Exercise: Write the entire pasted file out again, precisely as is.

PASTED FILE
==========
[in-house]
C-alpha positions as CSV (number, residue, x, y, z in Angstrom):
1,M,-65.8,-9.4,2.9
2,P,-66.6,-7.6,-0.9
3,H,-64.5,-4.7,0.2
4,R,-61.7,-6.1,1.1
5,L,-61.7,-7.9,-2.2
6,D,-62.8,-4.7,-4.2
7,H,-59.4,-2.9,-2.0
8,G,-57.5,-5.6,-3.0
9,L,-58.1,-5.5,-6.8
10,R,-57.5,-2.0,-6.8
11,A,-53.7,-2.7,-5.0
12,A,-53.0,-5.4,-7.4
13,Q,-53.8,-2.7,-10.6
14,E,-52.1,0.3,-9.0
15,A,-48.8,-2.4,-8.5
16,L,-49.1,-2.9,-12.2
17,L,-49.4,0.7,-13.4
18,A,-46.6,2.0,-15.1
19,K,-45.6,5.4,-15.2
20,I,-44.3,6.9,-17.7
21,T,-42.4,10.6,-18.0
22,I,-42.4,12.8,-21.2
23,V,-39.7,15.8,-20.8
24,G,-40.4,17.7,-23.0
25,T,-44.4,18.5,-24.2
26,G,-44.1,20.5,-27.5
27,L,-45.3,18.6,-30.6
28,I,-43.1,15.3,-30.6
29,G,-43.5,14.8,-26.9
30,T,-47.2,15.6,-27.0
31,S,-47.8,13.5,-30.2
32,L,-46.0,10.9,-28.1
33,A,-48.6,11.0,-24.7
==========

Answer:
[in-house]
C-alpha positions as CSV (number, residue, x, y, z in Angstrom):
1,M,-65.8,-9.4,2.9
2,P,-66.6,-7.6,-0.9
3,H,-64.5,-4.7,0.2
4,R,-61.7,-6.1,1.1
5,L,-61.7,-7.9,-2.2
6,D,-62.8,-4.7,-4.2
7,H,-59.4,-2.9,-2.0
8,G,-57.5,-5.6,-3.0
9,L,-58.1,-5.5,-6.8
10,R,-57.5,-2.0,-6.8
11,A,-53.7,-2.7,-5.0
12,A,-53.0,-5.4,-7.4
13,Q,-53.8,-2.7,-10.6
14,E,-52.1,0.3,-9.0
15,A,-48.8,-2.4,-8.5
16,L,-49.1,-2.9,-12.2
17,L,-49.4,0.7,-13.4
18,A,-46.6,2.0,-15.1
19,K,-45.6,5.4,-15.2
20,I,-44.3,6.9,-17.7
21,T,-42.4,10.6,-18.0
22,I,-42.4,12.8,-21.2
23,V,-39.7,15.8,-20.8
24,G,-40.4,17.7,-23.0
25,T,-44.4,18.5,-24.2
26,G,-44.1,20.5,-27.5
27,L,-45.3,18.6,-30.6
28,I,-43.1,15.3,-30.6
29,G,-43.5,14.8,-26.9
30,T,-47.2,15.6,-27.0
31,S,-47.8,13.5,-30.2
32,L,-46.0,10.9,-28.1
33,A,-48.6,11.0,-24.7